So the idea is that people's character's congeal over time such that the possible use of free will for evil is eclipsed. But this is no threat to freedom since they can still choose otherwise. It is just in heaven that choosing otherwise is choosing some other good. So in order to be free and morally responsible evil has to be possible at the begining of forming a moral character, but this possibility can be eclipsed at the end of the process.


Matt McCormick said...

Acolyte, see my many previous posts on evil and God, especially this one about the paradox of the soul building defense:


Acolyte4236 said...


My view isn't a soul building defense like say Hick's. In fact, my view is incompatible with it. Hicks is Origenistic, whereas mine is anti-Origenistic. I don't think evil is necessary for virtue-Hick does.

In any case, my view resolves the dilemma without compromising moral impeccability or libertarian freedom. Mackie was mistaken. The two ideas are compatible.

Eli said...

acolyte, you appear to have hit a bit of a wall. Would you not agree that, given the compatibility of libertarian freedom and the perfect goodness of all people (and the usual, never-justified theistic assumption that a world with free beings is better than one without), the best possible world would be a world in which there were many free, perfectly good beings? Yet we do not have this world. You may say that some kind of soul-solidifying process is necessary (why, again?), but this is inconsistent on its face and almost certainly not salvageable. For instance: let's assume that it takes 20 free choices to solidify one's soul as either good or not. Then anyone who dies before making 20 free choices doesn't have a soul fit for either heaven or hell - what then? Likewise, anyone who continues to make free choices after 20 will inevitably make good and bad ones, which contradicts the very premise of the idea. Or, if it doesn't contradict the premise, then there must be something exterior to people that provides for evil - in other words, the soul-solidifying process has nothing at all to do with why heaven contains only good-choosing people. I can construct similar arguments if souls have to solidify over a certain length of time, if you like, or if there's a specific choice they have to make, or...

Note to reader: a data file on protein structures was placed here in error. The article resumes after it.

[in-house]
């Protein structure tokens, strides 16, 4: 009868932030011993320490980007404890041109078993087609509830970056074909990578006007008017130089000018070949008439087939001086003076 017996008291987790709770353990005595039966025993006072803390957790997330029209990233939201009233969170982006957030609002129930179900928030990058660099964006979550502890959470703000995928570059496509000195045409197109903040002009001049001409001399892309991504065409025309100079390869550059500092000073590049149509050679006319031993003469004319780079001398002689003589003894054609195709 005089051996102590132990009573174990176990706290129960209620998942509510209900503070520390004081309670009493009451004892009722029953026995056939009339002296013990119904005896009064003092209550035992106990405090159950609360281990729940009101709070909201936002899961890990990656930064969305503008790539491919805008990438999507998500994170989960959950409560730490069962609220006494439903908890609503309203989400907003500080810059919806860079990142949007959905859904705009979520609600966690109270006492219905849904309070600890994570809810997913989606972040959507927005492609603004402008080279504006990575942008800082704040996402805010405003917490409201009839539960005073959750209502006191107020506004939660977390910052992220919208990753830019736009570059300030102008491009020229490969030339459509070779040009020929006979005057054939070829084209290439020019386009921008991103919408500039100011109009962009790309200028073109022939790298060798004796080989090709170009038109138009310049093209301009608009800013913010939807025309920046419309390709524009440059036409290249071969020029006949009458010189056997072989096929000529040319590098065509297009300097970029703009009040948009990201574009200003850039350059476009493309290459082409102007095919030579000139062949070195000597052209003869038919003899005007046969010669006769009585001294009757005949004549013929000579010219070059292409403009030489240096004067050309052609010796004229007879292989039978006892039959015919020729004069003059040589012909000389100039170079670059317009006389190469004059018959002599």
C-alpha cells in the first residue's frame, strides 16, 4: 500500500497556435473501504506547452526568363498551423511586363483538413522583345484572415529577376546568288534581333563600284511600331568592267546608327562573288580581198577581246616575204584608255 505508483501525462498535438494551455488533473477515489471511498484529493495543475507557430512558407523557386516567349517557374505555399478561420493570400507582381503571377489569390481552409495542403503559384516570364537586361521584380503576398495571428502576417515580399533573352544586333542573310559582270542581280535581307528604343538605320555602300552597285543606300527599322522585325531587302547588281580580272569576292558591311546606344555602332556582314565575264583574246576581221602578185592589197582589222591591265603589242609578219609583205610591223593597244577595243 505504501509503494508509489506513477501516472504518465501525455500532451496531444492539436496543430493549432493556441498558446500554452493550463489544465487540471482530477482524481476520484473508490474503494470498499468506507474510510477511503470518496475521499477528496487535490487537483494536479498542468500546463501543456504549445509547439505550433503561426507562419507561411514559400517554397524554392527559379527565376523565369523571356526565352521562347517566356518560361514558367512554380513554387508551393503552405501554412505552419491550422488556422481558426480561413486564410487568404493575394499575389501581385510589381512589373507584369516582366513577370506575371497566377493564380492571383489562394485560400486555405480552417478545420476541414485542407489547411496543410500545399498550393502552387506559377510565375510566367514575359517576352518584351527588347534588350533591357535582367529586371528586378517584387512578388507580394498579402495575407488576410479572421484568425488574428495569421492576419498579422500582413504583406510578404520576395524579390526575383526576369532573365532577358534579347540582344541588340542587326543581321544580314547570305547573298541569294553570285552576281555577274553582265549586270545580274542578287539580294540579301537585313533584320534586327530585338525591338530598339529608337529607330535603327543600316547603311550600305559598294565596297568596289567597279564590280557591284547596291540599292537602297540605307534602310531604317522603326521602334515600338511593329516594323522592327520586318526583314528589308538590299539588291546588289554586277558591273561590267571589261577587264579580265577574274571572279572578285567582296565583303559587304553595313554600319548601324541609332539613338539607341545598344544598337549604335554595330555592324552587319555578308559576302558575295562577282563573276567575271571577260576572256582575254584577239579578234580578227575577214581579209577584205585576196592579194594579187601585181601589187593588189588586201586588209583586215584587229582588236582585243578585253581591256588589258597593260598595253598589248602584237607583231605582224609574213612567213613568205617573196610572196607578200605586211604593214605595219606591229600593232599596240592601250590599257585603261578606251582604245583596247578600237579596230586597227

I understand that this may not be the exact process you have in mind, but you conveniently neglected to specify yours - care to do so now?

Acolyte4236 said...

Funny, I didn’t take myself to have hit a wall. Asking for justification beyond intuitive appeal for the idea that a world of freedom and moral responsibility is better than one without is like asking for justification for the idea that a world with consciousness is better than one without.

Since virtue is attained through habit (Plato, Aristotle, Hume, et al.) a world with perfectly virtuous and free beings is not attainable without the possibility of evil. As for people who die still “in process” that isn’t hard to answer. To be consistent with libertarian assumptions, most traditions have an intermediate state where character formation continues. The solidification of the character doesn’t contradict the idea that the state requires practice and habituation. It is a consequence of it and exactly what a Virtue theorist would want. If someone reached a virtuous state, then they would continue only to make good ones and bad ones would be precluded.

Lastly, making remarks snide or implying deceit on the part of the other person doesn’t make for a good dialog or a good dialog partner.

Eli said...

"Asking for justification beyond intuitive appeal for the idea that a world of freedom and moral responsibility is better than one without is like asking for justification for the idea that a world with consciousness is better than one without." that you can't do it? I've seen people try, so it's not like there's nothing to be said. Moreover, I can imagine at least a valid argument that would do the trick. That you apparently can't says more about your lack of imagination than it does the state of the argument.

I notice how the rest of that stuff doesn't really address my point. This explanation you're pushing requires that, at some point, every - every - human transition from a fluid to a solid state of soul, so to speak. If that happens during life, then it clearly doesn't happen for everyone, and this contradicts the premise. If it happens after life, that opens up huge problems with personal identity, justice, fairness, and so on, and at least part of that contradicts the premise of the Christian God. (Besides which, if it happens after death, you've got to explain why it couldn't have happened before life - i.e., why life is necessary at all. In other words, you're right back where you started.) But I'll only be able to tell you how you're wrong if you make your theory coherent - so far you haven't done this.

"Lastly, making remarks snide or implying deceit on the part of the other person doesn’t make for a good dialog or a good dialog partner."

Neither does straightforwardly making deceitful arguments and then trying to pass them off as legitimate...